Bill Would Cut Prison Time for Some Offenders
In a rare move for the bitterly partisan House, Republicans and Democrats have come together to propose major legislation that would reduce prison sentences for some nonviolent drug offenders.
The House bill comes just a week after a bipartisan coalition of senators introduced a similar bill to give judges the discretion to give sentences that are less than federal mandatory minimums. While the House bill is not as broad as the Senate legislation, the two bills may foreshadow some of the most sweeping changes to sentencing guidelines in decades.
Conservative Republicans and liberal Democrats on the House Judiciary Committee planned to announce the legislation at a news conference Thursday. Supporters include House Judiciary Committee Chairman Robert Goodlatte, R-Va., Michigan Rep. John Conyers, who is the panel’s top Democrat, and Texas Democratic Rep. Sheila Jackson-Lee.
Like the Senate bill, the House legislation would eliminate mandatory life sentences for three-time, nonviolent offenders, reducing those mandatory minimum sentences to 25 years. It would apply those sentencing reductions retroactively, except for offenders who have prior serious violent felony convictions that resulted in a prison sentence of greater than 13 months.
The House legislation will deal only with sentencing reform, but Goodlatte and Conyers said in a joint statement they plan to introduce additional bills soon on other criminal justice issues, including prison and re-entry reform and youth and juvenile justice issues. They did not offer specifics on those bills.
The legislation comes as about 6,000 federal inmates serving sentences for drug crimes are set for early release next month under a cost-cutting measure intended to reduce the nation’s prison population. The releases scheduled for November are among the first of what could eventually be tens of thousands of eligible releases. The U.S. Sentencing Commission voted last year to retroactively apply substantially lower recommended sentences for those convicted of drug-related felonies.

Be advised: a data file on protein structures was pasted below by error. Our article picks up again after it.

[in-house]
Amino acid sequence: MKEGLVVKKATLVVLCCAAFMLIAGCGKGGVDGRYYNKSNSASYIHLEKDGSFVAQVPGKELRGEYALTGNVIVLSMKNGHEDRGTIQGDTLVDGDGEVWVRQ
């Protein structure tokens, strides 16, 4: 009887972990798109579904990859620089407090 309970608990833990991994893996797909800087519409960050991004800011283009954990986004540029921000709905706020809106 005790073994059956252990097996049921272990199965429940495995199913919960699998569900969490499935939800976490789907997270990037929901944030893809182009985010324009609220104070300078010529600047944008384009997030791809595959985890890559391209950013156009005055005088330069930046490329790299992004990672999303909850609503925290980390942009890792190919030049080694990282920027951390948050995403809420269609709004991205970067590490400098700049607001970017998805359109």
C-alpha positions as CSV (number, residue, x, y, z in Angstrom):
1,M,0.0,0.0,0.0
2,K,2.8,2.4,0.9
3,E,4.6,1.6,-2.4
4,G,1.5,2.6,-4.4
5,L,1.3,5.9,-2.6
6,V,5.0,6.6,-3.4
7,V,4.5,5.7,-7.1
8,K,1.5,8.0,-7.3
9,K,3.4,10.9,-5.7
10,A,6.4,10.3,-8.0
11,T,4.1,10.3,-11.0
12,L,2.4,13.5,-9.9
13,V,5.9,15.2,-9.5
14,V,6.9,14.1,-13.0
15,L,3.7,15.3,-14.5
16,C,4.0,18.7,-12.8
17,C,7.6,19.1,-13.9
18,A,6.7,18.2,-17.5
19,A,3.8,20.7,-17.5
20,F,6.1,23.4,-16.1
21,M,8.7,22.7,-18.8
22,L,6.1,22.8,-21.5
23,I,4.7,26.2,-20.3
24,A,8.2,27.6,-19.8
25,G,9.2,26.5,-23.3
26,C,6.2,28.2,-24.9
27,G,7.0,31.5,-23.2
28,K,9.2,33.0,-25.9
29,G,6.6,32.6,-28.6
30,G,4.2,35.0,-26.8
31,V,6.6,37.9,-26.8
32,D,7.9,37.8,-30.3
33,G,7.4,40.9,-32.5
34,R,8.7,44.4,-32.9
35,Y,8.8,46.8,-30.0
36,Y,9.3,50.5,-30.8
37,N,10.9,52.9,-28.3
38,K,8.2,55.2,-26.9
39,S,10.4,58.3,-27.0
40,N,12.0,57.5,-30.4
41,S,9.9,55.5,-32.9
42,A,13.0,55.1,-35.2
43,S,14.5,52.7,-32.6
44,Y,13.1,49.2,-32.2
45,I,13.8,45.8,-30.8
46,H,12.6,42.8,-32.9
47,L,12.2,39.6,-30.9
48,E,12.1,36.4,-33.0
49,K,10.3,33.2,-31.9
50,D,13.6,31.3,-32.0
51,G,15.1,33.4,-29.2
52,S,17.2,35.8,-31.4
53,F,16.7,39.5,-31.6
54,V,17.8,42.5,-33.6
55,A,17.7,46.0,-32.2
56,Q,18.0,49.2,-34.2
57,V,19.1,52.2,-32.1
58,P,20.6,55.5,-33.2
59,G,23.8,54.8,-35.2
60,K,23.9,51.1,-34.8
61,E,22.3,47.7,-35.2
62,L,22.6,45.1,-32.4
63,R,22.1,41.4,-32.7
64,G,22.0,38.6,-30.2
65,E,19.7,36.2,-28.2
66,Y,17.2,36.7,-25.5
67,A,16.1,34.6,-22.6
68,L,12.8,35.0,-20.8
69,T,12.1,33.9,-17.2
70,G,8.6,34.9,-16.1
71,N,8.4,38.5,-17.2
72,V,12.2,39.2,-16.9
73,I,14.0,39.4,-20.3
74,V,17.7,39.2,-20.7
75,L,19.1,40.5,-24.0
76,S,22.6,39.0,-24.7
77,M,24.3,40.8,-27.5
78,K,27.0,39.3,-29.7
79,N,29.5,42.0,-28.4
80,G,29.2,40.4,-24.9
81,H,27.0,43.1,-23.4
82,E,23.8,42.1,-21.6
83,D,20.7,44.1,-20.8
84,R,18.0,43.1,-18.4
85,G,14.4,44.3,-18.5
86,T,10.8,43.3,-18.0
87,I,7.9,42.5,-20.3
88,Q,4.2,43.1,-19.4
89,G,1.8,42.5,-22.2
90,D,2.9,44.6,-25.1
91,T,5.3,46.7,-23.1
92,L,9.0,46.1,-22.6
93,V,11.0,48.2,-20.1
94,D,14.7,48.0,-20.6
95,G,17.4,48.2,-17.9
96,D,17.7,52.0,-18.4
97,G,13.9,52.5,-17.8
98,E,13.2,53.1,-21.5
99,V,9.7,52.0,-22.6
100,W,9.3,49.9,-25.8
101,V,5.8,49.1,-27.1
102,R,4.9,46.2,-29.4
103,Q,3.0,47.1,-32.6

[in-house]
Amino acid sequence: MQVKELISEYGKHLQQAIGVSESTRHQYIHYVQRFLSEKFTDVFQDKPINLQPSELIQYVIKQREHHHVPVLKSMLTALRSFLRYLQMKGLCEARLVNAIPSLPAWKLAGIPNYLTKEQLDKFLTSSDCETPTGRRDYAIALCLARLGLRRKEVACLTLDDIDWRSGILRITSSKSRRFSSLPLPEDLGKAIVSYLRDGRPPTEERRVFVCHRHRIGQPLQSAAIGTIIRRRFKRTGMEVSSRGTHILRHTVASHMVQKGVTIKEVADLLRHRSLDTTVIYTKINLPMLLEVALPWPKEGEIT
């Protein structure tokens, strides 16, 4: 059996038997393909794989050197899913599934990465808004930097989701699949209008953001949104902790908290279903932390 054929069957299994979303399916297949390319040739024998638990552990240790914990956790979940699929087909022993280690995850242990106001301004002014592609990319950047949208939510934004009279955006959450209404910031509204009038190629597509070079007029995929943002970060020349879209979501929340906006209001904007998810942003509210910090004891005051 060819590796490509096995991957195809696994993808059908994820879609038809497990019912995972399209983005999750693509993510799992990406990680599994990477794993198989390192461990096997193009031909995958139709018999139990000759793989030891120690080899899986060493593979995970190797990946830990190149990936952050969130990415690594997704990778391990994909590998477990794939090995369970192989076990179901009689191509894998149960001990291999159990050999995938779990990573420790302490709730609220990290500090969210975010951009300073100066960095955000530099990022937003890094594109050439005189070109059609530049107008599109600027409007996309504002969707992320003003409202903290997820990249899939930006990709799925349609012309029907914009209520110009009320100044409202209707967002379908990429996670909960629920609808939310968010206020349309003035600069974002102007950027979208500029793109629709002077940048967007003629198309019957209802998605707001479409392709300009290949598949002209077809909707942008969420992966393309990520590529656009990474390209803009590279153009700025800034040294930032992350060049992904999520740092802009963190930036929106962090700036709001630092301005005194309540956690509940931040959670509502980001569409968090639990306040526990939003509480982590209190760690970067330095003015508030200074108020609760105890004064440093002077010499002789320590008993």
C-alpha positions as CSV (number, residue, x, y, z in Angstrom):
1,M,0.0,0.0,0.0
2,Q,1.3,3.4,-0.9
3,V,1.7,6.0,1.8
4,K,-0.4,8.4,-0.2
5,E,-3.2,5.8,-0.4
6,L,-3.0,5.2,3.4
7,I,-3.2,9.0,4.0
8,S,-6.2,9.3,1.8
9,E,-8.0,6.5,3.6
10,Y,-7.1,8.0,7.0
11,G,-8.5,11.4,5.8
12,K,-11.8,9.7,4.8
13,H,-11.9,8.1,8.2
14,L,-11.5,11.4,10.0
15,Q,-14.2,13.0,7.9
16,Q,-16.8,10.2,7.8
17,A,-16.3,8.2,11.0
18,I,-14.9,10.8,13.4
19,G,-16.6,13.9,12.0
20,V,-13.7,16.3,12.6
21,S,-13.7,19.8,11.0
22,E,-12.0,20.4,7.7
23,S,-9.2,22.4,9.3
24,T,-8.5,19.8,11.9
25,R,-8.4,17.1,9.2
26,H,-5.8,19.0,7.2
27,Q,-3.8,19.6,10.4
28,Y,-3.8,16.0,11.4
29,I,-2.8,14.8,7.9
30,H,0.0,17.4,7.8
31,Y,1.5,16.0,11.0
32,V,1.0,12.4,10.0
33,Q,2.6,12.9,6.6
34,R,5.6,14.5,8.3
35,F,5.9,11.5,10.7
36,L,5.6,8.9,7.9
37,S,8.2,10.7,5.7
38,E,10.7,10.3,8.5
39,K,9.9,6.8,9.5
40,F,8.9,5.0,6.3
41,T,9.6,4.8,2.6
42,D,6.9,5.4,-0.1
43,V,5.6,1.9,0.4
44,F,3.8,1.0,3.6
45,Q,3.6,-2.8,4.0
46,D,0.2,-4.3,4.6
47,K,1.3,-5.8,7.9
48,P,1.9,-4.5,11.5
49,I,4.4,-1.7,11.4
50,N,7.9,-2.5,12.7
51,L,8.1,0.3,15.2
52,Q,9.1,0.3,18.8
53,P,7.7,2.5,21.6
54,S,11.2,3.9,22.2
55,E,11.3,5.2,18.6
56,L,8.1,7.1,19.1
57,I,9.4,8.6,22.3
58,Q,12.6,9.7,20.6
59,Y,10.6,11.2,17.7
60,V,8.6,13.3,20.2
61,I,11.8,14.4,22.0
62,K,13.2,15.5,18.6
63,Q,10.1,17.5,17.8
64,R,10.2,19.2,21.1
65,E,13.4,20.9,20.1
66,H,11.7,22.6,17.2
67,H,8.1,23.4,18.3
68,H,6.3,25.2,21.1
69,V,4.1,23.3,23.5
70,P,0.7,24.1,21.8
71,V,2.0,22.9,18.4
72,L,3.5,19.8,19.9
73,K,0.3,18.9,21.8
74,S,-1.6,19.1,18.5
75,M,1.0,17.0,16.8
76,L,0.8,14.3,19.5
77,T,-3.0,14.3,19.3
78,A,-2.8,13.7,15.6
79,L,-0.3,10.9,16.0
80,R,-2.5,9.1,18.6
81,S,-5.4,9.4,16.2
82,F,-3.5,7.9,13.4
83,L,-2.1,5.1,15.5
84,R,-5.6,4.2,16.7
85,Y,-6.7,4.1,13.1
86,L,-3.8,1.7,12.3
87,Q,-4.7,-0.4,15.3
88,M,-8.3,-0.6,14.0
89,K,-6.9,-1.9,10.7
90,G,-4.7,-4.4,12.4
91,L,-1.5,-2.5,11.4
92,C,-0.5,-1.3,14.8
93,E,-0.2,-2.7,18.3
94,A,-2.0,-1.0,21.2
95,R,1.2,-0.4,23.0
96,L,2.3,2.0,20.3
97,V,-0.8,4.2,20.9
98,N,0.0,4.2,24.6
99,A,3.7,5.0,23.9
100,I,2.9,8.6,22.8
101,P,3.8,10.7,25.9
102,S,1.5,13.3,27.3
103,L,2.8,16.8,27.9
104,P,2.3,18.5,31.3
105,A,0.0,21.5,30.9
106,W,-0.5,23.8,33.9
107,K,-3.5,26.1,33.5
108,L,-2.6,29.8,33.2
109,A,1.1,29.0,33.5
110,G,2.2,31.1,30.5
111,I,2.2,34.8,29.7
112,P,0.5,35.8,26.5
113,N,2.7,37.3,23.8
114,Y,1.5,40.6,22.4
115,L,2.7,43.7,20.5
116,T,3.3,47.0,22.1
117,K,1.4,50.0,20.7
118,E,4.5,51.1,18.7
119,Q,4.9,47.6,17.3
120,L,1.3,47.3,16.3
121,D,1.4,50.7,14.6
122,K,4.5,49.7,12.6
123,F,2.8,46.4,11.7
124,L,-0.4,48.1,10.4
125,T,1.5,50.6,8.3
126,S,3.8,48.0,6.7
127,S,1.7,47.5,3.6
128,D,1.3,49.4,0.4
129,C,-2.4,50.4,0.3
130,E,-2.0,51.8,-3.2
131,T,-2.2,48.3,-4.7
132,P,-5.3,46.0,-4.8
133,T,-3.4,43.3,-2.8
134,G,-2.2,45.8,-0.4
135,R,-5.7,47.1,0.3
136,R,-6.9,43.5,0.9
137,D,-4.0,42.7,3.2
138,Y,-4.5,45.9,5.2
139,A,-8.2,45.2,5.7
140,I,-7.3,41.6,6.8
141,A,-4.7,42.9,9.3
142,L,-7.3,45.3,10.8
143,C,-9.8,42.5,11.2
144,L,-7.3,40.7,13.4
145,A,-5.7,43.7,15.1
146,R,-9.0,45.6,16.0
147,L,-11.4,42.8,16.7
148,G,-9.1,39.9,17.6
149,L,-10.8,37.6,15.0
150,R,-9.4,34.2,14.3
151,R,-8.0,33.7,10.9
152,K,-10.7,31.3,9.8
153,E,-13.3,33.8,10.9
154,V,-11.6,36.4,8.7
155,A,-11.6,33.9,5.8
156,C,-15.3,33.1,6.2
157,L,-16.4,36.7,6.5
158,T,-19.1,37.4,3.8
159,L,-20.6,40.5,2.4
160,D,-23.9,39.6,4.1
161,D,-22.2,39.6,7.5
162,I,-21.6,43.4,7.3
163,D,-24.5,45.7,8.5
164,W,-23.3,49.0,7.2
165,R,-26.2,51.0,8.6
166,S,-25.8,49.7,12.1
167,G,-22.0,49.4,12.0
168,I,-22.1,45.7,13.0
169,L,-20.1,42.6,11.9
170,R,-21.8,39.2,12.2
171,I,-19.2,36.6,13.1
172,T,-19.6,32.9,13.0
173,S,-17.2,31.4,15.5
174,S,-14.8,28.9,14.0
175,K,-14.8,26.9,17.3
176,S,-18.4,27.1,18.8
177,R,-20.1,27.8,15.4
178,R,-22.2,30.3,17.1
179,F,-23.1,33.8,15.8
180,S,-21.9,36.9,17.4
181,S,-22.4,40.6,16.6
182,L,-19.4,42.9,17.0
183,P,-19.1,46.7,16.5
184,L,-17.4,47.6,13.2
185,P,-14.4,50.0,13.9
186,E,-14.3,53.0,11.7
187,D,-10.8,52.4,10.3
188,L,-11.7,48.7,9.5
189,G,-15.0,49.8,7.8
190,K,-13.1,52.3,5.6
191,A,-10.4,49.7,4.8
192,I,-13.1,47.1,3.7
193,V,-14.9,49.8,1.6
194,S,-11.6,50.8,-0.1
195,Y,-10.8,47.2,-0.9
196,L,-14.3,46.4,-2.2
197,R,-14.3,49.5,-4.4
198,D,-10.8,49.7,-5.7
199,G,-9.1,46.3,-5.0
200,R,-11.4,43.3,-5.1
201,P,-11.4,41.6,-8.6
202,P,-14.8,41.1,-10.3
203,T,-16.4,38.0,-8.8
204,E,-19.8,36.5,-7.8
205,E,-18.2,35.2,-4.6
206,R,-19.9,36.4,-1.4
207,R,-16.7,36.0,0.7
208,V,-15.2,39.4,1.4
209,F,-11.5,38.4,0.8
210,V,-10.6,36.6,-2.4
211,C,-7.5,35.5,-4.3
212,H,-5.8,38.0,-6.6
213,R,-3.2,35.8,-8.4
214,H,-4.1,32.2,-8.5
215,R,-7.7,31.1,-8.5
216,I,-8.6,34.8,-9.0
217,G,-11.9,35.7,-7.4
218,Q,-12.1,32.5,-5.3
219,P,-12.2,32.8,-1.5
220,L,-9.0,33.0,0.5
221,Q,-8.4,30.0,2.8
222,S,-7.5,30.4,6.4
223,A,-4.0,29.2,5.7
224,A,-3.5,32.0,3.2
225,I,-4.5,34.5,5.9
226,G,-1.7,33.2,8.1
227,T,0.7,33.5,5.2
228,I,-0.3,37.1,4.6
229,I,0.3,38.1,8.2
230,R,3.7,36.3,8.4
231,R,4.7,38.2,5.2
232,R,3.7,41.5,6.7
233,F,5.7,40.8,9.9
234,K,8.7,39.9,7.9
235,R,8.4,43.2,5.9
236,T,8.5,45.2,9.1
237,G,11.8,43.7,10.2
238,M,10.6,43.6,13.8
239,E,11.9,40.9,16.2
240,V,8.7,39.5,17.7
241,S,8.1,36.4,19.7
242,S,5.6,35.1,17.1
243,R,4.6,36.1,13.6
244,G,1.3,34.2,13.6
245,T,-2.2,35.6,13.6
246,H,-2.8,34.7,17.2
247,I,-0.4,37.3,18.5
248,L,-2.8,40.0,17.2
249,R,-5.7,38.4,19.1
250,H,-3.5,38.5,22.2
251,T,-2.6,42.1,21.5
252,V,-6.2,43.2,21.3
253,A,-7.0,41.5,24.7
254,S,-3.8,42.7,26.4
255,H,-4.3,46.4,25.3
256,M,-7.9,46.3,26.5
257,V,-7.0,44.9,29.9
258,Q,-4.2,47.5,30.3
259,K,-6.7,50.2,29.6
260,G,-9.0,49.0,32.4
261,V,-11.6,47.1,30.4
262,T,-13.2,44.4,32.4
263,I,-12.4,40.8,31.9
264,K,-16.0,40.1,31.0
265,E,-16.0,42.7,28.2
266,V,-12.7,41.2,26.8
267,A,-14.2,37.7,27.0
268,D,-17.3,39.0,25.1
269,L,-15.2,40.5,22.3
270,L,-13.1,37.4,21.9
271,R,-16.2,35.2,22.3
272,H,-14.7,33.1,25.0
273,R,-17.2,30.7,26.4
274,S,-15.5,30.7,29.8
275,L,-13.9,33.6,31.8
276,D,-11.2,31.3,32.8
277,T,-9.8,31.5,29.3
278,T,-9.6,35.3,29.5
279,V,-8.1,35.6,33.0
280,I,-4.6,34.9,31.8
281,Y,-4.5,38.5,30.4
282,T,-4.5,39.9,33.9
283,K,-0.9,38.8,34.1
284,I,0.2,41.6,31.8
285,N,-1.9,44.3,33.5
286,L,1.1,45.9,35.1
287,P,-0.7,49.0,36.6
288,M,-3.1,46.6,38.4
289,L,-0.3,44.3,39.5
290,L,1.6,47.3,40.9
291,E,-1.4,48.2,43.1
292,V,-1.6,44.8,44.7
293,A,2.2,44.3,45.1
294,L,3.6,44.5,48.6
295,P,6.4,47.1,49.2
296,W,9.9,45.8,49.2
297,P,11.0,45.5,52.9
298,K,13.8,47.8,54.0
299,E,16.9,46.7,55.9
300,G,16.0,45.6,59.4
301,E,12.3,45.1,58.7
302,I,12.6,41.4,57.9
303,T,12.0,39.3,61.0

It also comes as disparate voices – from President Barack Obama and the ACLU to the conservative Koch Industries – agree the current system is broken. At the same time, national attention has focused on how police and the criminal justice system treat minorities after several high-profile deaths of black men at the hands of police in Missouri, Maryland, New York and elsewhere.
In July, Obama became the first president to visit a federal prison while in office. He called for changes in the criminal justice system, saying a distinction had to be made between young people doing “stupid things” and violent criminals. He praised the Senate bill after it was introduced and challenged Congress to “put a meaningful criminal justice reform bill on my desk before the end of this year.”
Since 1980, the federal prison population has exploded, in part because of mandatory minimum sentences for nonviolent drug offenders. In 1980, the federal prison population was less than 25,000. Today, it is more than 200,000.